Whenever any list of the greatest-ever light-heavyweights is compiled, two names are ALWAYS present: Archie Moore and Ezzard Charles. Moore, the undisputed KO-King, was world champion at 175; “Ageless Archie” enjoying a both long and memorable reign. Charles, as good as he was, was never world ruler at 175, yet he did go one better than Moore, in winning the world heavyweight crown.
Charles, one fine, fine fighter, also bested Moore on three occasions in non-tile bouts. Many fans rank Moore as the overall greater fighter, but Charles, as the saying goes, really did have Moore’s number. Their final fight took place 70-years ago this week (January 13, 1948).
Fight-one was fought back in May of 1946, in Pittsburgh, and it was a non-title bout scheduled for ten rounds. Charles, “The Cincinnati Cobra,” as he was known, inflicted the first of his three defeats on Moore with a commandingly wide unanimous decision. He also decked the ageless one with an extremely hurtful body shot in round eight. Moore barely beat the count, rising at nine. Charles had given Moore a clear and undisputed beating.
The following year, again in May, they met again. This time the fight was held in Charles’ hometown. Not that he needed the advantage. Again with no title on the line, and again fought over ten rounds, Charles captured a majority verdict. Also as in the first meeting between the two light heavyweight greats, Charles put Moore down with a body shot, this time in the seventh-round. It just didn’t seem as though Moore, as good as he was, could gain the upper hand over the younger man. Still, this didn’t stop him from trying. For although nowadays the overwhelming urge of many a boxer would doubtless be to avoid such a tough foe, this was not the way of things for fighters back in the 1940s.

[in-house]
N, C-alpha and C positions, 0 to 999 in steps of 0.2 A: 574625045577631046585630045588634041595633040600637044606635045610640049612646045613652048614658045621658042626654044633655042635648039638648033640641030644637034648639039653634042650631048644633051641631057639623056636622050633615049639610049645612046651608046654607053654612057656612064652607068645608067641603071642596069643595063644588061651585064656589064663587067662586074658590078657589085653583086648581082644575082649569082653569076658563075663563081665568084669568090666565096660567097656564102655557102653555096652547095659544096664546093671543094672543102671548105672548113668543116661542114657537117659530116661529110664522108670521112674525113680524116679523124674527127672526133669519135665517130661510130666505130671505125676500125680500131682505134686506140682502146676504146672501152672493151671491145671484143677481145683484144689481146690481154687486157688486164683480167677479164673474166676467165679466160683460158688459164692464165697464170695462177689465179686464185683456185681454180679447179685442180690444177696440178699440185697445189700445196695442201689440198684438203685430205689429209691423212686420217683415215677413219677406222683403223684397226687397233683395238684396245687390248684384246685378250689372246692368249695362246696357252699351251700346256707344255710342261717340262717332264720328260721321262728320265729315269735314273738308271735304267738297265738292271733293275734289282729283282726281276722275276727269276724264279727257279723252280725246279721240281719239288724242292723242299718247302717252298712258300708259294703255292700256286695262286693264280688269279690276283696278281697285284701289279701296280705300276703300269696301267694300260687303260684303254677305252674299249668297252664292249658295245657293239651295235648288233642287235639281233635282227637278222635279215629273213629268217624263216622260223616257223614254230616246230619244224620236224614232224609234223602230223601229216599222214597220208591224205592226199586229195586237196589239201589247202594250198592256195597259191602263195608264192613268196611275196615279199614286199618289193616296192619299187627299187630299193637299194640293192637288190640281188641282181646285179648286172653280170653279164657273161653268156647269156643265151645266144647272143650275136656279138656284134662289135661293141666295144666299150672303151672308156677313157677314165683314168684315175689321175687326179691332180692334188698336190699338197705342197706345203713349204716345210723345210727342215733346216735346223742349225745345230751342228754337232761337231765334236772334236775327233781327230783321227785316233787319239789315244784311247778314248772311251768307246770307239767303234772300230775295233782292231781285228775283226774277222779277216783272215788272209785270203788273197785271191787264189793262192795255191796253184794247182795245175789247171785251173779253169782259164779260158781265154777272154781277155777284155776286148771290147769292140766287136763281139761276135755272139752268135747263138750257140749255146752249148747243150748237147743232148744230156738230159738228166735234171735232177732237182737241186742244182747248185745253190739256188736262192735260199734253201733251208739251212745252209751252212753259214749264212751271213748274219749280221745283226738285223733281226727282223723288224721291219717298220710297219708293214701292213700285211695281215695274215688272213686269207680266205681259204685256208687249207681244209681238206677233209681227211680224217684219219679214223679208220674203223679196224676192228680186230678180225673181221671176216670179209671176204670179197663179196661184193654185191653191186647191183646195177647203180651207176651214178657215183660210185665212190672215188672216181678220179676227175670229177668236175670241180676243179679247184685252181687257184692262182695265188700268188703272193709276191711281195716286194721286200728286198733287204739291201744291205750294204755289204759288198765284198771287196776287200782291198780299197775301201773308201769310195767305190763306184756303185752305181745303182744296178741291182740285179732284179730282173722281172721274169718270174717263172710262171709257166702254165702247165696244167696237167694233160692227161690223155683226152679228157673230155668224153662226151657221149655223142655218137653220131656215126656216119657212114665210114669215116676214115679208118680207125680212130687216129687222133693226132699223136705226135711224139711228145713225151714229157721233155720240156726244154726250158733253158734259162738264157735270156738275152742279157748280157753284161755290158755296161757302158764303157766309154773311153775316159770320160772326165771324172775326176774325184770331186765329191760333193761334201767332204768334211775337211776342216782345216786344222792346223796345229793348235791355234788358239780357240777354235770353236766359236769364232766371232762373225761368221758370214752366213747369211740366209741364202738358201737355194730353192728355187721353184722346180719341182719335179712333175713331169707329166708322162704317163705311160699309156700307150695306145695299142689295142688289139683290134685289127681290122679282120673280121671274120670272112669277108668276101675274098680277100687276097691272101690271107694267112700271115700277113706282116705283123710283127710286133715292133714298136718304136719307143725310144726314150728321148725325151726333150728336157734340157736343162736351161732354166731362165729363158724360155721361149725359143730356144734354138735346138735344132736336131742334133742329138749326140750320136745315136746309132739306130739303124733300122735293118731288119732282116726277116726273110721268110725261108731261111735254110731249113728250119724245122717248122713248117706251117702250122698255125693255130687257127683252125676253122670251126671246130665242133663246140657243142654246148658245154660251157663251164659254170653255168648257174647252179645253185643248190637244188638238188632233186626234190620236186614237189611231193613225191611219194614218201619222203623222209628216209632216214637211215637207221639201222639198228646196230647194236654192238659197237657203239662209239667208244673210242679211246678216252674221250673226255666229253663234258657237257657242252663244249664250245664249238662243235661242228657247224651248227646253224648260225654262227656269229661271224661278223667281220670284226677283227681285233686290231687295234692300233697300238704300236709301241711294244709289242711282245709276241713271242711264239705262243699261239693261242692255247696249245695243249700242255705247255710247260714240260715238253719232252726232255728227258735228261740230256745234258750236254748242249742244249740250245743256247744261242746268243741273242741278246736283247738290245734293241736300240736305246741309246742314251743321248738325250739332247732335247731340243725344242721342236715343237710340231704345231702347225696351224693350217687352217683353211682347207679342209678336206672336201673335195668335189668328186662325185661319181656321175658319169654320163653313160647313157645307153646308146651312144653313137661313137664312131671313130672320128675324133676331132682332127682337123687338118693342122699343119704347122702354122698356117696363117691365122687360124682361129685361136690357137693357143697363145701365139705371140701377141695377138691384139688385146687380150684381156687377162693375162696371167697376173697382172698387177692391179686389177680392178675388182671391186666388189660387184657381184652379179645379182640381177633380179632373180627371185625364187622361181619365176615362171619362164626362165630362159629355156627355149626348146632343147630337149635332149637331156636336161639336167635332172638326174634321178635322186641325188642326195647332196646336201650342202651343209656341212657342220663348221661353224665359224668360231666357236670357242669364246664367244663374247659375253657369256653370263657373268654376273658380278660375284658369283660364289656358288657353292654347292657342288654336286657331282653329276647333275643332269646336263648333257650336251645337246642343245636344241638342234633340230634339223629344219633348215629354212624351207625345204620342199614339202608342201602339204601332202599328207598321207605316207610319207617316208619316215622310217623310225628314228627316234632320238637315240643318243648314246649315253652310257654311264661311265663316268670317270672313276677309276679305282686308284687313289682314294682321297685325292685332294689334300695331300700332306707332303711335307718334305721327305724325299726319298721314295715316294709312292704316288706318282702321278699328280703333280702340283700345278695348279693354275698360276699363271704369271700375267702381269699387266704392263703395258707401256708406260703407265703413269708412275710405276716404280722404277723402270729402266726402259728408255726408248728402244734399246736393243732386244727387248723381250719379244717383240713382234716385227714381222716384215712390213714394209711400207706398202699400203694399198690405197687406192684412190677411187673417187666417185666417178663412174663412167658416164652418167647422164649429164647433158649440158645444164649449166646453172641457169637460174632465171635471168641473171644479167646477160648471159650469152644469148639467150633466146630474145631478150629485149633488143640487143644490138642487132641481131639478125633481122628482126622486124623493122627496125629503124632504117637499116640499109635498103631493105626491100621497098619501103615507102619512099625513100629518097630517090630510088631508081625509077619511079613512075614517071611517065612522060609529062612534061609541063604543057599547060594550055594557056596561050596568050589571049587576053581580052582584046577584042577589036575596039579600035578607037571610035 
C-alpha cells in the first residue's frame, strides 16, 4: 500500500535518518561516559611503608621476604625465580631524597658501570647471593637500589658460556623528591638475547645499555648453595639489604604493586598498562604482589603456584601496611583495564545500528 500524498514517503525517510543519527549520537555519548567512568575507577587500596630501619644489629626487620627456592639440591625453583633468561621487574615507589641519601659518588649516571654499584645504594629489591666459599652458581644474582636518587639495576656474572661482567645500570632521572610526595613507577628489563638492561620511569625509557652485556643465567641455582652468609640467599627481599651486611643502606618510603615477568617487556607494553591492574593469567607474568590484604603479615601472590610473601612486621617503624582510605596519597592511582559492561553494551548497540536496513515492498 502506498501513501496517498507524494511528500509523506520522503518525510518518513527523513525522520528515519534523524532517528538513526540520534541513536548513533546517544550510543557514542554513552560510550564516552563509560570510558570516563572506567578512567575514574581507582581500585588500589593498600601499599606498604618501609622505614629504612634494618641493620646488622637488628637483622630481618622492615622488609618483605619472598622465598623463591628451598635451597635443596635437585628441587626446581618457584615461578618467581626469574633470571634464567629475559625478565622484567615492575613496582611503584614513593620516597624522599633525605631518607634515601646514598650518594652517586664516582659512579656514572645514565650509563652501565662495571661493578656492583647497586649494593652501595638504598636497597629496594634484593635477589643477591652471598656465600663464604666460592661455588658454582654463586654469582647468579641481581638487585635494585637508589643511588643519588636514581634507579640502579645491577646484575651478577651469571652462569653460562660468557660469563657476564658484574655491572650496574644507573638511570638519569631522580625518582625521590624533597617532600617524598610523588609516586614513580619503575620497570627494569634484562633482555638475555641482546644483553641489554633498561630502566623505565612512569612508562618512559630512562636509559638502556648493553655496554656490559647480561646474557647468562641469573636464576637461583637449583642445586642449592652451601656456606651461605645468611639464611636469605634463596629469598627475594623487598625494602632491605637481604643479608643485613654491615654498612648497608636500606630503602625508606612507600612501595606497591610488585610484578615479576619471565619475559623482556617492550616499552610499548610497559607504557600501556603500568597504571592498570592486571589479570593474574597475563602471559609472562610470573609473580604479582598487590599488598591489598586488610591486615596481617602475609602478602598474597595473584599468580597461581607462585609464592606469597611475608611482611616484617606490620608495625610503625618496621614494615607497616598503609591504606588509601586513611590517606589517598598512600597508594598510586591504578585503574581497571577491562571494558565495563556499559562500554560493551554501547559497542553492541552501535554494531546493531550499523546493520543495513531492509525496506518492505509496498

Fight-three came just short of a year later. This time they met in Ohio, in January of 1948, and again the match was scheduled for ten rounds. What followed was probably the best fight of their three fight series. Both men started fast and the pace remained unaltered throughout. In this bout, Moore saw his best chance of victory pass him by. He had Charles walking on queer street in round number eight, and was seemingly a punch or two away from at last defeating his nemesis – and by knockout. Yet somehow Charles recovered his senses and came back with some devastating blows of his own to sensationally KO “The Mongoose” in the very same round. The finishing punch, a right cross, was absolutely perfect.
This win finally convinced Moore that, special as he was, he simply could not find a way to beat Charles. Both men went about their careers from then on without hooking up again. And both men’s finest accomplishments were still ahead of them, too. Quite amazing is how these two supremely talented light heavyweights were squaring off with one another – three times – before even fighting for a world title.
How the sport of boxing has changed.